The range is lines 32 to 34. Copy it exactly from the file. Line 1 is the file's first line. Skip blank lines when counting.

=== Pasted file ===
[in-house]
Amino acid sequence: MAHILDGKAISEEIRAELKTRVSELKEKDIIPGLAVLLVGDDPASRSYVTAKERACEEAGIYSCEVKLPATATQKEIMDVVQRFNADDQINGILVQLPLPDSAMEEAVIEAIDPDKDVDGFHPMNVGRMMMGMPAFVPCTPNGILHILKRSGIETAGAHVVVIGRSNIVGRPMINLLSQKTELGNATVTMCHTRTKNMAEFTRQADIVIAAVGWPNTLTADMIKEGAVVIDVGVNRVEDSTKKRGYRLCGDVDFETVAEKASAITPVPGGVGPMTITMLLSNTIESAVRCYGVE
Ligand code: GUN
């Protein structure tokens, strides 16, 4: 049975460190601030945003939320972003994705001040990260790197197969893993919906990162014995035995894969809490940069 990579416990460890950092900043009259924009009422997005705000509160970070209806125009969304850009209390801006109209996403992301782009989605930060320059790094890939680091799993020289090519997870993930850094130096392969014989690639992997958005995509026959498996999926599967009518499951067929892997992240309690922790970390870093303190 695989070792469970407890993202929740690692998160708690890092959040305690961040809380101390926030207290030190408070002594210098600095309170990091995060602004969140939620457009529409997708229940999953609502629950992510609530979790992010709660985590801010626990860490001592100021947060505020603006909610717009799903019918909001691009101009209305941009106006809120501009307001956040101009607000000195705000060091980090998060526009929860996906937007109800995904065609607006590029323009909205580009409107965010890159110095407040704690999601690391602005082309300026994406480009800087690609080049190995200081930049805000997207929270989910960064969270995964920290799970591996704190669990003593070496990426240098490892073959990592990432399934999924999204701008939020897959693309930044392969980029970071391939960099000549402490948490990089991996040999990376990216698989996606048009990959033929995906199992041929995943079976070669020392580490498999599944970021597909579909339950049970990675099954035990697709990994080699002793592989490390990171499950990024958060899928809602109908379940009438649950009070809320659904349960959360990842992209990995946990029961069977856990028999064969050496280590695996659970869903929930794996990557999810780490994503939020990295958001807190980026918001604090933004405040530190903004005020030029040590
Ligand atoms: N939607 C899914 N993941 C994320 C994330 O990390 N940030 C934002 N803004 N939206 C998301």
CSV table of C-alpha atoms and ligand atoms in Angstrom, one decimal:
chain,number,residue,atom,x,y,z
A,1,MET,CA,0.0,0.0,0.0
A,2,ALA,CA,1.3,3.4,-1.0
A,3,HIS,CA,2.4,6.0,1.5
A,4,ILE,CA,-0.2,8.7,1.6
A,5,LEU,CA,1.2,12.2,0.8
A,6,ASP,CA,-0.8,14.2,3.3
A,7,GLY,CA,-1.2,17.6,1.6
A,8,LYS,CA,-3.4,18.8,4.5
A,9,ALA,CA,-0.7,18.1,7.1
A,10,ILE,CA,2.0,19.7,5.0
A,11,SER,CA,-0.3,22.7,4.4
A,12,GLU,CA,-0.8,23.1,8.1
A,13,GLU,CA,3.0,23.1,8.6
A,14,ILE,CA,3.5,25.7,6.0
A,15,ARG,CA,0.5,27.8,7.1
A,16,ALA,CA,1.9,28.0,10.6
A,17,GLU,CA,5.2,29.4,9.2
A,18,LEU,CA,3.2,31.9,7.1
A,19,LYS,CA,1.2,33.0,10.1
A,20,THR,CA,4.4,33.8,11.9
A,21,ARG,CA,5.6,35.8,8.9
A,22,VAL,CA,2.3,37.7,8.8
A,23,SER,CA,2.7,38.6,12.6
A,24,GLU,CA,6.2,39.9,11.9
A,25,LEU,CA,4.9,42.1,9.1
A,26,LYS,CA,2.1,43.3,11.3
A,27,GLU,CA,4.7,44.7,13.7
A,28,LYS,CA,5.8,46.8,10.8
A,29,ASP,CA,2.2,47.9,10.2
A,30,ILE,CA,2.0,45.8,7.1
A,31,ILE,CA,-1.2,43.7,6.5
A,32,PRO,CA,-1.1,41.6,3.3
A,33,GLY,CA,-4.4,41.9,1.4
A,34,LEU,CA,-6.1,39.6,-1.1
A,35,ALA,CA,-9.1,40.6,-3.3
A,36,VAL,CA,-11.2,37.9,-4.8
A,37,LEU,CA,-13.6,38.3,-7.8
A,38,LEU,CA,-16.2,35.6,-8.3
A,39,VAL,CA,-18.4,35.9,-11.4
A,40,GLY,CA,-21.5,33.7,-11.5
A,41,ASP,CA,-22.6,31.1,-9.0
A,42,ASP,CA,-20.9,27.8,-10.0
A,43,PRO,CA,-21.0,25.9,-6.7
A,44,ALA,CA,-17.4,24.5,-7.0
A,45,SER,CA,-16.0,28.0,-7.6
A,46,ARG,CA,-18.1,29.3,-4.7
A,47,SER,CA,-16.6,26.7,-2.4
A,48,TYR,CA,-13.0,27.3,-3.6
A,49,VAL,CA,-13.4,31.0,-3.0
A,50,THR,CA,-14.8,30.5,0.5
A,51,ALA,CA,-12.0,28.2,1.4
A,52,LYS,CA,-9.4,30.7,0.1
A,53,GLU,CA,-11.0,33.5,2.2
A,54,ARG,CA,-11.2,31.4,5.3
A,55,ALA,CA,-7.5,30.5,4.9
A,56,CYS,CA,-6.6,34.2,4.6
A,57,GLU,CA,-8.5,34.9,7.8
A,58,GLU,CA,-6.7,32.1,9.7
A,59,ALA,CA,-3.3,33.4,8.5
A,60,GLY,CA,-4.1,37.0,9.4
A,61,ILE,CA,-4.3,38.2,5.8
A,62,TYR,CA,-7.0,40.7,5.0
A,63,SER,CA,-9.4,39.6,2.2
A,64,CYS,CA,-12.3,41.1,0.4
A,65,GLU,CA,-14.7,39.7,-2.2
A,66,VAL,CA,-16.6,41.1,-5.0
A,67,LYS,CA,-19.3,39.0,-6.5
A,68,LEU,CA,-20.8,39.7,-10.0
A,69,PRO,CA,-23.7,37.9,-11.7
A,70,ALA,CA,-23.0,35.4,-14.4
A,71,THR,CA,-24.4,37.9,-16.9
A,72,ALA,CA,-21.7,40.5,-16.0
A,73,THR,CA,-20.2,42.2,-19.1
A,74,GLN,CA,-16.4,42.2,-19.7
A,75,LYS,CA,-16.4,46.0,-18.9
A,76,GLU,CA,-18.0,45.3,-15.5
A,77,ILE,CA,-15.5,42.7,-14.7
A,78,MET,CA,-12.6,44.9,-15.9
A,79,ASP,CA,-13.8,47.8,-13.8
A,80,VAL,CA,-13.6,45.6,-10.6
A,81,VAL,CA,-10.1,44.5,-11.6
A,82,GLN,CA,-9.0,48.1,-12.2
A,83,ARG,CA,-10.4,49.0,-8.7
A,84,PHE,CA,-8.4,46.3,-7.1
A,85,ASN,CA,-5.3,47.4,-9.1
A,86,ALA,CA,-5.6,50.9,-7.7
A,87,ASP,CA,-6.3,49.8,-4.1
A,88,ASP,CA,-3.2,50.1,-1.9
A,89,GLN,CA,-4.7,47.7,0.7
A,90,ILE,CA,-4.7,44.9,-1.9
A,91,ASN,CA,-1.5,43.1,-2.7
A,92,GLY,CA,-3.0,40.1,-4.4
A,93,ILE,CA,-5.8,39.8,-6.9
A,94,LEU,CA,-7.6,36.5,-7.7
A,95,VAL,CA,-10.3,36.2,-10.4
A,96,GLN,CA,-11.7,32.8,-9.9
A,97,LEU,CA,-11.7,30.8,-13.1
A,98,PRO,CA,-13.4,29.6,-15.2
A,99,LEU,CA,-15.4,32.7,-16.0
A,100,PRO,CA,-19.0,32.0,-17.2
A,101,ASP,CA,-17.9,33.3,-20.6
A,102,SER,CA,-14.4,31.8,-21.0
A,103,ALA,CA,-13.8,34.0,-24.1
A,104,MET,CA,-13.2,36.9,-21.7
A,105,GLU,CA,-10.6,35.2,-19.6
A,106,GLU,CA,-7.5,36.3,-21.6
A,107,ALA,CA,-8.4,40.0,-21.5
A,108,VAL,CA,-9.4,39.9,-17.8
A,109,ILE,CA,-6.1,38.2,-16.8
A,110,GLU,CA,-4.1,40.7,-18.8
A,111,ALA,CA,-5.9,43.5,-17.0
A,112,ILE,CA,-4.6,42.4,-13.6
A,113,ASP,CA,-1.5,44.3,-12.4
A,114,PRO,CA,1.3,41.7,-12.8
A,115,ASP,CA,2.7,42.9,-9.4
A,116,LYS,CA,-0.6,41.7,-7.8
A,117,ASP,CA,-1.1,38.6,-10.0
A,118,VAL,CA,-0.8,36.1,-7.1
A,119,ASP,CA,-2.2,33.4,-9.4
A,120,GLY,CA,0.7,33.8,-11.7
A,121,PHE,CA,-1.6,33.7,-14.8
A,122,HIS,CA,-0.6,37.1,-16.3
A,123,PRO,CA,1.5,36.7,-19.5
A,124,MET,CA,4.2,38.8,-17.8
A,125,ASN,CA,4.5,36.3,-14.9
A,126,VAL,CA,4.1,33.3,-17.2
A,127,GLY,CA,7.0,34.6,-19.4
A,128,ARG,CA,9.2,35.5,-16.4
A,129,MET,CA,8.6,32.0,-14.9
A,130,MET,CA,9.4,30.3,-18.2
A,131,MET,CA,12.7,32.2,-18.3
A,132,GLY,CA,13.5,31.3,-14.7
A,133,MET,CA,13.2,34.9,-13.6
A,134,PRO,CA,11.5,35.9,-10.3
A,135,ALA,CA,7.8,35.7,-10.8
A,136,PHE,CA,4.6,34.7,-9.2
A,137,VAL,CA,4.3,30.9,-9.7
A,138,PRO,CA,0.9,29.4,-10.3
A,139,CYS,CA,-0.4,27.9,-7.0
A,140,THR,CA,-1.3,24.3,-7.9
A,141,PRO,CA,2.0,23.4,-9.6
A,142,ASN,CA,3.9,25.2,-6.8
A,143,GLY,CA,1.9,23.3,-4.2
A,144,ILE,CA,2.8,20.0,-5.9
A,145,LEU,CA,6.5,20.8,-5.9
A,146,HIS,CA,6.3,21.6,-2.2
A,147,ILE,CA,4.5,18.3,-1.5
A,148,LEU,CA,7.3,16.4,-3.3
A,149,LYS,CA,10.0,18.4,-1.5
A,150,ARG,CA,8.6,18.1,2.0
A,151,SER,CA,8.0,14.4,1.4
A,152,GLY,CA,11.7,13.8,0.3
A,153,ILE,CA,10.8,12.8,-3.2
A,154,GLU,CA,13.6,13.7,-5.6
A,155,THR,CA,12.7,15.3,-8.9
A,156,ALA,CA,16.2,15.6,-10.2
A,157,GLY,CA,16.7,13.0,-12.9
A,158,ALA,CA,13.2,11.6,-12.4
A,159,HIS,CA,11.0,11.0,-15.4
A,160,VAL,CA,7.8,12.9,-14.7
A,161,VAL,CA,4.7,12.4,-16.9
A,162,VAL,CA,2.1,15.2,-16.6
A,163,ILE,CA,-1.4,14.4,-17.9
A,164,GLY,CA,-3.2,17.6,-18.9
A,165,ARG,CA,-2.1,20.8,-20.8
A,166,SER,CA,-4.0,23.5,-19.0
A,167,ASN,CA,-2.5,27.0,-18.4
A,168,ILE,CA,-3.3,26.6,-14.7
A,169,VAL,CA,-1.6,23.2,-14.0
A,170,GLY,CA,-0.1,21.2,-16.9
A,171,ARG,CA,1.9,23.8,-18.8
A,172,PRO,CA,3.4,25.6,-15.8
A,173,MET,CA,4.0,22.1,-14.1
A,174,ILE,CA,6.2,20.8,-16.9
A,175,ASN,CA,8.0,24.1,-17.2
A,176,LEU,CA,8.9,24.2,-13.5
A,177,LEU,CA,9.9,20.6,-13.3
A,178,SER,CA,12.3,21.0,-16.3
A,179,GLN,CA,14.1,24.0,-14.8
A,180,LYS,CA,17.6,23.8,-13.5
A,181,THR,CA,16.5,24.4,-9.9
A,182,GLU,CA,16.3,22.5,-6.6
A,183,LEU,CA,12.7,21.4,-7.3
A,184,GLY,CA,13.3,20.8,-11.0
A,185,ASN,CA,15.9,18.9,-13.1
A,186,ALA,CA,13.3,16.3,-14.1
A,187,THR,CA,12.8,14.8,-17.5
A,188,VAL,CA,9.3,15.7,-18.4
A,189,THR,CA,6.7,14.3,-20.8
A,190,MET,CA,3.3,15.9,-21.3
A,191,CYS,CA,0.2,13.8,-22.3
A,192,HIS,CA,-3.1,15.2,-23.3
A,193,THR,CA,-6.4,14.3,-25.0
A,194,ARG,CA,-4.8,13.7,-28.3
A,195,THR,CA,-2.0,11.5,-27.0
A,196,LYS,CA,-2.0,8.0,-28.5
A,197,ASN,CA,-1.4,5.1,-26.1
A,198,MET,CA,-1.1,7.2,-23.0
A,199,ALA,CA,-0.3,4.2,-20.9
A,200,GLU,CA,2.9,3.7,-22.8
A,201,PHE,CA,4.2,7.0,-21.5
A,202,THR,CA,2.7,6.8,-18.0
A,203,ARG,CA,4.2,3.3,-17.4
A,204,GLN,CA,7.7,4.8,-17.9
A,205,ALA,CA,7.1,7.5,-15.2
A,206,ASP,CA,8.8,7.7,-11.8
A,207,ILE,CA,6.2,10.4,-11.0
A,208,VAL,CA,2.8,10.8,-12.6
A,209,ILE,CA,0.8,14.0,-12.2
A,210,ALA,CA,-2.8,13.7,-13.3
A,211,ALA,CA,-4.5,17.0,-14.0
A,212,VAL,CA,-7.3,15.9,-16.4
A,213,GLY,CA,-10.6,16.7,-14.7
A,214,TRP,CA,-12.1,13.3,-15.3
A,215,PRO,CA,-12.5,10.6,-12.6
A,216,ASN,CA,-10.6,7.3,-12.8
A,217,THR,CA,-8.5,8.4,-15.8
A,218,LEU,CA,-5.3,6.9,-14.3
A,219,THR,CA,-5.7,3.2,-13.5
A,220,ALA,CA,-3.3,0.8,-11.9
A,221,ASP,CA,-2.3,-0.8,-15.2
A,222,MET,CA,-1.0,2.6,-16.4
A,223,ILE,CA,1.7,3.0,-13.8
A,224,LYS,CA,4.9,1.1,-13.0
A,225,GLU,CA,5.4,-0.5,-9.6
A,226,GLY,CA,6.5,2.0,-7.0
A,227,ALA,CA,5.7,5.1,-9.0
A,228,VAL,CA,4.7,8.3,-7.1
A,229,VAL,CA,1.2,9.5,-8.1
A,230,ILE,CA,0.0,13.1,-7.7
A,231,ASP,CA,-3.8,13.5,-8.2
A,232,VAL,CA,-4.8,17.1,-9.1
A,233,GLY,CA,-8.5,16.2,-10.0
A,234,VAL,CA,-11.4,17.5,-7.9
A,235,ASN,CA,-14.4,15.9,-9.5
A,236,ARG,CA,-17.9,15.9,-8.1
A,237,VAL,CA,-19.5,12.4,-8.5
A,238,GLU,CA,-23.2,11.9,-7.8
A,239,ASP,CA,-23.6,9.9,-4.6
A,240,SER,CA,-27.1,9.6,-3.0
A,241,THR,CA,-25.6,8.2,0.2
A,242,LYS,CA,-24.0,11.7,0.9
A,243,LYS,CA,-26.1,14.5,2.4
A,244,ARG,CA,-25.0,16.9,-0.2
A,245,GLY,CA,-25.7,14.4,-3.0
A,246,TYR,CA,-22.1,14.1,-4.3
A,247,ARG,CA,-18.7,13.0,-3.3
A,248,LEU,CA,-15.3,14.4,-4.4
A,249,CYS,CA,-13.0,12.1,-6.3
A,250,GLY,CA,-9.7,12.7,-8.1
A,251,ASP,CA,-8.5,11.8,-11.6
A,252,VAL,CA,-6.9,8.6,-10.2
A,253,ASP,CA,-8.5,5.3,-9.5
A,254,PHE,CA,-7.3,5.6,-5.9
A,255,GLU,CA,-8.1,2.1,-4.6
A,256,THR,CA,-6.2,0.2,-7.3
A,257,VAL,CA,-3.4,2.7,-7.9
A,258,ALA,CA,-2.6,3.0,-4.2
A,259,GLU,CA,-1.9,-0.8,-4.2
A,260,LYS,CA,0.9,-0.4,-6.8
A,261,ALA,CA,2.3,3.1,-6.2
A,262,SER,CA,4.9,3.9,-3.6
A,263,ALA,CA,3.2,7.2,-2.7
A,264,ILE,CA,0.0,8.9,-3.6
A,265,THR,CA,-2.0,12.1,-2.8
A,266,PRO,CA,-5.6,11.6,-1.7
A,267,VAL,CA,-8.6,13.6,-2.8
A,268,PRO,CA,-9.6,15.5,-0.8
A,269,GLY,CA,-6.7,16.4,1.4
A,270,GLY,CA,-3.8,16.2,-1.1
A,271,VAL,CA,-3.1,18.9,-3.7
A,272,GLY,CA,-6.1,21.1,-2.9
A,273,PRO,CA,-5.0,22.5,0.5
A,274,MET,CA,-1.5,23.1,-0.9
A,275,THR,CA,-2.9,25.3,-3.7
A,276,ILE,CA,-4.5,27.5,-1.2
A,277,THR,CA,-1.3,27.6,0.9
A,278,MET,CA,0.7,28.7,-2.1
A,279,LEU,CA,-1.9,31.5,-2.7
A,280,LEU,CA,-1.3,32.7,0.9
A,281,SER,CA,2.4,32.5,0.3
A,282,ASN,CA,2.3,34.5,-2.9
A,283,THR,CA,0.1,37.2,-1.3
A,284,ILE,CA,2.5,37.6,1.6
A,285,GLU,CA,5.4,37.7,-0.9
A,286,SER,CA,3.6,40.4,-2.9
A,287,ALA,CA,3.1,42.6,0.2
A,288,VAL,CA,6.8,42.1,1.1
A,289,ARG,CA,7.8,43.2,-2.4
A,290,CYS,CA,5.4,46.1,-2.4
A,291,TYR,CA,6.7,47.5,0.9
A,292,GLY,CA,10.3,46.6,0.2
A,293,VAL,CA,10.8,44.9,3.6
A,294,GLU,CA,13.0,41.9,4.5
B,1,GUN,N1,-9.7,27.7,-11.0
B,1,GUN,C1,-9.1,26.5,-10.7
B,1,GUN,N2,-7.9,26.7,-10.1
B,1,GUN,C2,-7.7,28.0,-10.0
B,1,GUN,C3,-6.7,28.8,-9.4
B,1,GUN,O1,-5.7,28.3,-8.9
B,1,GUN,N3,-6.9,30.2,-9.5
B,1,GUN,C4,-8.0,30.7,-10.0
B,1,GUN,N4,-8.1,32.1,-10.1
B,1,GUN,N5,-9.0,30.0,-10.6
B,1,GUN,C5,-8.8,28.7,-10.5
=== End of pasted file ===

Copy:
A,25,LEU,CA,4.9,42.1,9.1
A,26,LYS,CA,2.1,43.3,11.3
A,27,GLU,CA,4.7,44.7,13.7